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April 21, 2019

September 26, 2018

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Dovetails

April 21, 2019

I learned to cut dovetails by hand a year and a half ago. It seemed
daunting, but with perseverance and cutting many ugly practice pieces
with inexpensive wood, I managed to do well enough to sell several
boxes and urns with dovetail joinery.

 

 

Router cut dovetails have their place. If a professional woodworker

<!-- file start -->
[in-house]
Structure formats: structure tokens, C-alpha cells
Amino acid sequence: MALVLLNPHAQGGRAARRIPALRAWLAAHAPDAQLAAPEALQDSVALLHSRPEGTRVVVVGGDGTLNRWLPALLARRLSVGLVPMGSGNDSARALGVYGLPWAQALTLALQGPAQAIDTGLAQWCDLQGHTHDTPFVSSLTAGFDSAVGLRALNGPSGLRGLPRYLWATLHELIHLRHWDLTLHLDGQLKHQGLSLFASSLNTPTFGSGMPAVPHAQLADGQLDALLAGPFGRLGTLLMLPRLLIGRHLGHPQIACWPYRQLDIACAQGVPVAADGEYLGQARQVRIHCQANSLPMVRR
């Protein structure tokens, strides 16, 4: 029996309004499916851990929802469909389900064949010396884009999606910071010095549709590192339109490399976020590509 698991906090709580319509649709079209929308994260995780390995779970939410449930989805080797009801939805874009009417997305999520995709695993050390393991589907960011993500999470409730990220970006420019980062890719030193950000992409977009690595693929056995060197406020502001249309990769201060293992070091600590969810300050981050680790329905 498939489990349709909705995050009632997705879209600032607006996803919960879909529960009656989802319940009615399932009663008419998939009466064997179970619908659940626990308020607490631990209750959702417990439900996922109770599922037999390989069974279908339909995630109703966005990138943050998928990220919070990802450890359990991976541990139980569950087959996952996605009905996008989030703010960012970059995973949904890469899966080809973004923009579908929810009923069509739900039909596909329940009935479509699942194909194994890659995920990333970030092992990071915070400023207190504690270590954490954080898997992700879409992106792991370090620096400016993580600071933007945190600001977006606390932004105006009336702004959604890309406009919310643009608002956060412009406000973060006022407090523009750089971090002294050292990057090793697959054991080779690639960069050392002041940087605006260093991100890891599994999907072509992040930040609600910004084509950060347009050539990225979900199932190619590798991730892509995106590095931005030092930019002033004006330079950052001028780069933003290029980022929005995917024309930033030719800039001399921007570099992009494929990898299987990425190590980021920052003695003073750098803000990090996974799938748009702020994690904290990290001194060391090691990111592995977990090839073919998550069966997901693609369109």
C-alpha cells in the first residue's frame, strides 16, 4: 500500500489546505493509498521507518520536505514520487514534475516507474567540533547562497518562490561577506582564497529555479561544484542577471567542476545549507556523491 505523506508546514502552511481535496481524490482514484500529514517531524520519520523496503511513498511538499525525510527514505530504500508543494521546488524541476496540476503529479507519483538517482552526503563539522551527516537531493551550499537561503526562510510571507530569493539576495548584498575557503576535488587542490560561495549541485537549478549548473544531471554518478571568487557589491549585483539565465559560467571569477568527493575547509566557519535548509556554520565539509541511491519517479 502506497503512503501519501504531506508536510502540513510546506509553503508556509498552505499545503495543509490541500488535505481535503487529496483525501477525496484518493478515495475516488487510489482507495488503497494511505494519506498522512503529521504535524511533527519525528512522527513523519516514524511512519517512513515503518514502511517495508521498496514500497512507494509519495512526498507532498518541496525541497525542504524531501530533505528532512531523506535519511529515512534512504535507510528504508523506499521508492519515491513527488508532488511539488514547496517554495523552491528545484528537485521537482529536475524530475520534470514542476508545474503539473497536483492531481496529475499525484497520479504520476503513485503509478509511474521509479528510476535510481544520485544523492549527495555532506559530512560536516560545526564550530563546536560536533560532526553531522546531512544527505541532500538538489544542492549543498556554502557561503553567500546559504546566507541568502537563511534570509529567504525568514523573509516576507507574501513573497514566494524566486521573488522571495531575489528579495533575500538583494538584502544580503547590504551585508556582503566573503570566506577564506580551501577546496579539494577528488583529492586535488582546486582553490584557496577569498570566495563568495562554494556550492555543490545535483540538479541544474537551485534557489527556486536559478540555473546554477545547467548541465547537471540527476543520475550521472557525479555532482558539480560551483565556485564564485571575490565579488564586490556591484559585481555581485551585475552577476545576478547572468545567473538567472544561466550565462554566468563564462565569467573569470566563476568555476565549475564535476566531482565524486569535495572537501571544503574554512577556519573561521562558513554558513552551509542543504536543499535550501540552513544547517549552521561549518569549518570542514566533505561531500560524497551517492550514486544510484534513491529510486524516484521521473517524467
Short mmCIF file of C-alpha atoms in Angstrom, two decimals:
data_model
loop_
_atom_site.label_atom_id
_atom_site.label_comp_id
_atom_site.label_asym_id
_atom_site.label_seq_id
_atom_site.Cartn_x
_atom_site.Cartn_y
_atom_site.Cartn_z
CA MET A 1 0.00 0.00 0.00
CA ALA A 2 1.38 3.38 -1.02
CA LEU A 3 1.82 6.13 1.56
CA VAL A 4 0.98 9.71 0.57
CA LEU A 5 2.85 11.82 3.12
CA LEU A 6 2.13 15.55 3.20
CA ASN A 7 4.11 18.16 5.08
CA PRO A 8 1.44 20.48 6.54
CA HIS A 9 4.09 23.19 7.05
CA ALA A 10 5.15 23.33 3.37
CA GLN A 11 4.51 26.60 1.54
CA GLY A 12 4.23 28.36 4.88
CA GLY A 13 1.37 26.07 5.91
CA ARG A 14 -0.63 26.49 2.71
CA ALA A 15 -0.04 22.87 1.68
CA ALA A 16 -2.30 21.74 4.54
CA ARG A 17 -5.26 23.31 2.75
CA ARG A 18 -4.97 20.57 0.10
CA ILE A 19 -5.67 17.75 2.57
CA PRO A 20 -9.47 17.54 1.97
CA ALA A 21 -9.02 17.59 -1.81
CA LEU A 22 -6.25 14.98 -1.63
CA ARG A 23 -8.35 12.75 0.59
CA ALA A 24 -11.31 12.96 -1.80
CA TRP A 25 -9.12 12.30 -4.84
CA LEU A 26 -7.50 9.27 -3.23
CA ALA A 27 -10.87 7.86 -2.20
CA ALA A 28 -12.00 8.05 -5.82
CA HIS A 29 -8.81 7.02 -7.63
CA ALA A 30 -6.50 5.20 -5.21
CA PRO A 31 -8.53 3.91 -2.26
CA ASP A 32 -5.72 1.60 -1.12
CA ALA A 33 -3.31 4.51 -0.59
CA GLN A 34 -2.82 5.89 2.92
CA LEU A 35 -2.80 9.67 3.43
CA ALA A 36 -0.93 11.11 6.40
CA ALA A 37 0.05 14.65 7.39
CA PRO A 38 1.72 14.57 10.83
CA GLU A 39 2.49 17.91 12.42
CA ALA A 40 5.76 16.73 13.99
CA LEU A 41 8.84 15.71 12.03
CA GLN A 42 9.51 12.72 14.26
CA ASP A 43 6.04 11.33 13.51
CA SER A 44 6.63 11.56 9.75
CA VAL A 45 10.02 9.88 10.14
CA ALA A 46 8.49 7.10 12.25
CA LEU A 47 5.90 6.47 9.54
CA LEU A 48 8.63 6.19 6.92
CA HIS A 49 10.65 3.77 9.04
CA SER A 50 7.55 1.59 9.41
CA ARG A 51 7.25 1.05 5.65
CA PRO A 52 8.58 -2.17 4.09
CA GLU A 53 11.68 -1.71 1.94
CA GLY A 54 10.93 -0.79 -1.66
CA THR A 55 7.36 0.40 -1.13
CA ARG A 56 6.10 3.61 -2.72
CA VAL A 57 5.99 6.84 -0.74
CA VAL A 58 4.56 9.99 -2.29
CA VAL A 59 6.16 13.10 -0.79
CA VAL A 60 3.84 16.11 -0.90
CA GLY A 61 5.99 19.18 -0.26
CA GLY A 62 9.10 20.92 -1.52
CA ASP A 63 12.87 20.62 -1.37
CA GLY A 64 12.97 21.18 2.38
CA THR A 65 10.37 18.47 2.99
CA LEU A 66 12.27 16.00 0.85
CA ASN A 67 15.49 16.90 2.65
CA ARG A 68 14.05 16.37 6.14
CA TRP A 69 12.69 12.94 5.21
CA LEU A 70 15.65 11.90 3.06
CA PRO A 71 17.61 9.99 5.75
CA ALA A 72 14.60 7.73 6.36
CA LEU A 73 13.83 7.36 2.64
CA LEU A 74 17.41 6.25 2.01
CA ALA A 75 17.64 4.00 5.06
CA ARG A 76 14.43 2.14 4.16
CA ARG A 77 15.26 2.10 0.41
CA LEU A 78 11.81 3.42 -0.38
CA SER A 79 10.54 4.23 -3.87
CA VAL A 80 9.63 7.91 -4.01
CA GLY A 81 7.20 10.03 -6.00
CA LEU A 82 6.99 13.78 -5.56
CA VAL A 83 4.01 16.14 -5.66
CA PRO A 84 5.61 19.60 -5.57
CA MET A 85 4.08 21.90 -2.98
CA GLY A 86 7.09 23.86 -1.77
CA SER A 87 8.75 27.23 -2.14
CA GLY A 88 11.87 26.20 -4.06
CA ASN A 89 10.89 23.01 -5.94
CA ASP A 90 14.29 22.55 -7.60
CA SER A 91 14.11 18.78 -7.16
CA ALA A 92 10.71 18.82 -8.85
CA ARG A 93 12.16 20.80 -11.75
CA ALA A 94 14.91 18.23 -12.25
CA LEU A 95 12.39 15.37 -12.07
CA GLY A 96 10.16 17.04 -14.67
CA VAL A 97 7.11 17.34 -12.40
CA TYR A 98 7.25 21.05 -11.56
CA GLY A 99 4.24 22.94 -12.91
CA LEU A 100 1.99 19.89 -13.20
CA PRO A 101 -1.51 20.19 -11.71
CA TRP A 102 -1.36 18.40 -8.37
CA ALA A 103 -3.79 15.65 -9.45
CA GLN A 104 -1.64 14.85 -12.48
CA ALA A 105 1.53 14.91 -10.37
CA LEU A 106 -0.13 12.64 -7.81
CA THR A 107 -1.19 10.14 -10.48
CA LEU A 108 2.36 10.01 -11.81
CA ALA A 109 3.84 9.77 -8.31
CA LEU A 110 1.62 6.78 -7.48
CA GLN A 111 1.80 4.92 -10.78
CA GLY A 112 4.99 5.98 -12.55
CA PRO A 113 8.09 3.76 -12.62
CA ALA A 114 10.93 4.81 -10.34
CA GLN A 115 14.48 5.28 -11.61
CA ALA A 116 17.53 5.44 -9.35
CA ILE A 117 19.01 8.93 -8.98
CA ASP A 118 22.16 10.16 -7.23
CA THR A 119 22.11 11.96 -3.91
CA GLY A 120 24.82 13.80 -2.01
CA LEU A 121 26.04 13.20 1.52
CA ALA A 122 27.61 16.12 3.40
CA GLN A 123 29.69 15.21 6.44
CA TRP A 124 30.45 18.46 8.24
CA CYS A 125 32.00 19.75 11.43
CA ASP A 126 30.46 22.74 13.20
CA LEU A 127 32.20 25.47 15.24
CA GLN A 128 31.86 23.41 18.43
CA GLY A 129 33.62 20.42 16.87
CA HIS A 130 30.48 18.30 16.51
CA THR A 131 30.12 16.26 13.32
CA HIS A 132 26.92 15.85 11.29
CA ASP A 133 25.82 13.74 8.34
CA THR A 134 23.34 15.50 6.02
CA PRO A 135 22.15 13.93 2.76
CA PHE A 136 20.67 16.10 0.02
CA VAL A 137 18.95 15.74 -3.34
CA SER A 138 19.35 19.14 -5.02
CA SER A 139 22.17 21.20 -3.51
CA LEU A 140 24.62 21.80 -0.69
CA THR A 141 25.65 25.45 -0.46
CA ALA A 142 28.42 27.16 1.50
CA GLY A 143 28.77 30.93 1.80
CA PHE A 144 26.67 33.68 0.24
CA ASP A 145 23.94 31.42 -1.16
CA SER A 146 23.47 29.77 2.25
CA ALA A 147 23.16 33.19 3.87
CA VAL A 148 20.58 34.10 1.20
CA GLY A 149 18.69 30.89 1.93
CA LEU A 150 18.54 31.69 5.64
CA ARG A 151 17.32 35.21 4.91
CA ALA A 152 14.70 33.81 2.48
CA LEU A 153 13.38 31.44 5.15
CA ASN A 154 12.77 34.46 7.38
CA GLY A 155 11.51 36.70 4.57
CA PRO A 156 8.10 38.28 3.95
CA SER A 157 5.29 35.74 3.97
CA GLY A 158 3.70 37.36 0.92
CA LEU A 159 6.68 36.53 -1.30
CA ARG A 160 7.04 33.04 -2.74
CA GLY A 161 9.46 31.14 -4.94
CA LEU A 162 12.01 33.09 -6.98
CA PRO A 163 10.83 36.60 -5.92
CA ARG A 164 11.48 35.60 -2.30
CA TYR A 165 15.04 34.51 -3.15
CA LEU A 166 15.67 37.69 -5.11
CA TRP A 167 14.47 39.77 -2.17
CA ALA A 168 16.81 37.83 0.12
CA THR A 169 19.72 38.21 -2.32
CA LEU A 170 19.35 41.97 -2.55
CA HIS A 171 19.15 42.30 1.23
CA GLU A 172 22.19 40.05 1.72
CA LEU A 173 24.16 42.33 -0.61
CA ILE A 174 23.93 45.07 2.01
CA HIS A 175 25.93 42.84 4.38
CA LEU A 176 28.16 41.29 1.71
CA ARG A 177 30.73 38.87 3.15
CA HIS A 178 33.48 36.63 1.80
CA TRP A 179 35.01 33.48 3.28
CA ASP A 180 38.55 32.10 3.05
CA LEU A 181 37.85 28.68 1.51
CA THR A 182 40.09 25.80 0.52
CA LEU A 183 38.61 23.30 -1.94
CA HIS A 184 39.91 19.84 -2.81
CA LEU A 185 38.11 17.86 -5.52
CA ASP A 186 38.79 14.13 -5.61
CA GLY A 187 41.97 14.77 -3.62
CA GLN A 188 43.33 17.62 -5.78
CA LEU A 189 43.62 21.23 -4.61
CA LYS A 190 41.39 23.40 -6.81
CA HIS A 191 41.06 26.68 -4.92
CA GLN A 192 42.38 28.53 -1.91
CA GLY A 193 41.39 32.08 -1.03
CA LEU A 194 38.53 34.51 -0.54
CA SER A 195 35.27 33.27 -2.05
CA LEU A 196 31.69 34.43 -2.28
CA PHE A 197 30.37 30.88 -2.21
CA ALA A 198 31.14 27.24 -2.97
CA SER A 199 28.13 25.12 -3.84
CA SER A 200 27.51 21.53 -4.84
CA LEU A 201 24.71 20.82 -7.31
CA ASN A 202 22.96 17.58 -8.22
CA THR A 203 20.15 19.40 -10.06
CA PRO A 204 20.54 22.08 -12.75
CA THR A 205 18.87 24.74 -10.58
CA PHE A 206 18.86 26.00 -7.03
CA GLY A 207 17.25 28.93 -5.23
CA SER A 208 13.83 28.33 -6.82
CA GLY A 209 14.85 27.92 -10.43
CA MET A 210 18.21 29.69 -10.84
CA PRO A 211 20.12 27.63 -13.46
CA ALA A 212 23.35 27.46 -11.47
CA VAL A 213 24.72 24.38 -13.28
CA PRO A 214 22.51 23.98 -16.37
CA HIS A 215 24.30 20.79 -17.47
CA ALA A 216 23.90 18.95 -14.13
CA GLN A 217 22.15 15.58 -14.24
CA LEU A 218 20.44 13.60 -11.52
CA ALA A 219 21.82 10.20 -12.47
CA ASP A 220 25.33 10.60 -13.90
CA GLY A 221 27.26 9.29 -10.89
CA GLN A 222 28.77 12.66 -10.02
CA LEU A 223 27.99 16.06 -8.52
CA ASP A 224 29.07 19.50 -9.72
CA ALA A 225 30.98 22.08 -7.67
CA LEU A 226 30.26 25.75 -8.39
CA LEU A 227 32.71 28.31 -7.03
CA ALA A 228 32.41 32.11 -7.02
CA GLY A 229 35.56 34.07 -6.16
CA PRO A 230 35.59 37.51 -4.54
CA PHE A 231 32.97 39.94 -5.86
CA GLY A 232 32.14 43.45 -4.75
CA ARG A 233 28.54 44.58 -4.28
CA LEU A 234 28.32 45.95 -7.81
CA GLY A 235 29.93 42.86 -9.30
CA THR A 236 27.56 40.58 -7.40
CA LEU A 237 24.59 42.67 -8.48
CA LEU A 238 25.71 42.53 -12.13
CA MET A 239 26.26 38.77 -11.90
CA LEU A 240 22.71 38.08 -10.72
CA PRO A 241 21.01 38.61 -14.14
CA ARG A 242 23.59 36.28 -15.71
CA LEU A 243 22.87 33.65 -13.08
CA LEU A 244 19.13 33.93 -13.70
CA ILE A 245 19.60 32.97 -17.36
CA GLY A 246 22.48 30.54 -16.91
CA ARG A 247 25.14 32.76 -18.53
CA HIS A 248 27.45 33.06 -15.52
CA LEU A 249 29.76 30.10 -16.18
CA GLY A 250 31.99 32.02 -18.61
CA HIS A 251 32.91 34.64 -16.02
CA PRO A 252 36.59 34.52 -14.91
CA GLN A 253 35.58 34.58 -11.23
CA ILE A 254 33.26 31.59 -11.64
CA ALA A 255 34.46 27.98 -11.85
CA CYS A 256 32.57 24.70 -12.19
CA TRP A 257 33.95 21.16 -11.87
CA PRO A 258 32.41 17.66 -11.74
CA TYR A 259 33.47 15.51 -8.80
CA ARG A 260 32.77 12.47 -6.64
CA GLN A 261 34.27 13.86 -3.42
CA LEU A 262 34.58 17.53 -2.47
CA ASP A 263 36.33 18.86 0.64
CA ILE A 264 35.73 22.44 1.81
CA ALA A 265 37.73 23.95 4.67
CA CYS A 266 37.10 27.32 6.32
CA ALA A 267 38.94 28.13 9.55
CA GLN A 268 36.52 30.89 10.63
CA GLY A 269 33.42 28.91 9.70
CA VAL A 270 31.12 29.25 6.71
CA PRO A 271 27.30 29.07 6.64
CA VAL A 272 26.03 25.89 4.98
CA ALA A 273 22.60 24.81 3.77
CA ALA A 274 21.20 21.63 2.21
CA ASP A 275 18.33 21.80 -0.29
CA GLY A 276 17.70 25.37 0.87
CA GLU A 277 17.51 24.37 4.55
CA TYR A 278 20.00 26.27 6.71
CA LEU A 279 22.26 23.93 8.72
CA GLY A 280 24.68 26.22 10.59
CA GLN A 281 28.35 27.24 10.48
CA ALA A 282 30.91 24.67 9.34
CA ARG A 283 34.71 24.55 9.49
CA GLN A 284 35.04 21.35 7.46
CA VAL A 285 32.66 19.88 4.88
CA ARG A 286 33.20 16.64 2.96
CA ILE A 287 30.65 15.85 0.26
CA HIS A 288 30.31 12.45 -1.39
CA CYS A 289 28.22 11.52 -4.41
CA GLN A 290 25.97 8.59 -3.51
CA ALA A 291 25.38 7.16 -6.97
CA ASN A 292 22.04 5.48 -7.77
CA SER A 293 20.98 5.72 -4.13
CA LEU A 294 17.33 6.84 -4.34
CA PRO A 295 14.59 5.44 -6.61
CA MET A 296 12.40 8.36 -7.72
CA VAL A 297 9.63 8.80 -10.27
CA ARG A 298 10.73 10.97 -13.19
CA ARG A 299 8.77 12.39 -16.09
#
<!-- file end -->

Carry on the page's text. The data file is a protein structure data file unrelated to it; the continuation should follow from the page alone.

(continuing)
is consigned a dresser full of drawers in which the customer wants
dovetailed drawers, it only makes sense to use a router to be
efficient.

 

My current work is comprised of making jewelry boxes and cases,
cremation urns, and boxes to fit essential oils. Cutting dovetails for
these takes longer than by using a machine, but I have found that the
process is meditative, that I feel harmonious when sawing dovetails.
The tranquil quality of the time is invaluable to me as a woodworker.
It is empowering to cut dovetails by hand, the only way it was done
many years ago.


A dovetailed box or drawer is strong. Often the drawer front is
dovetailed and the back is rabbeted. Because there is more force
applied to a drawer front, dovetails are commonly used.

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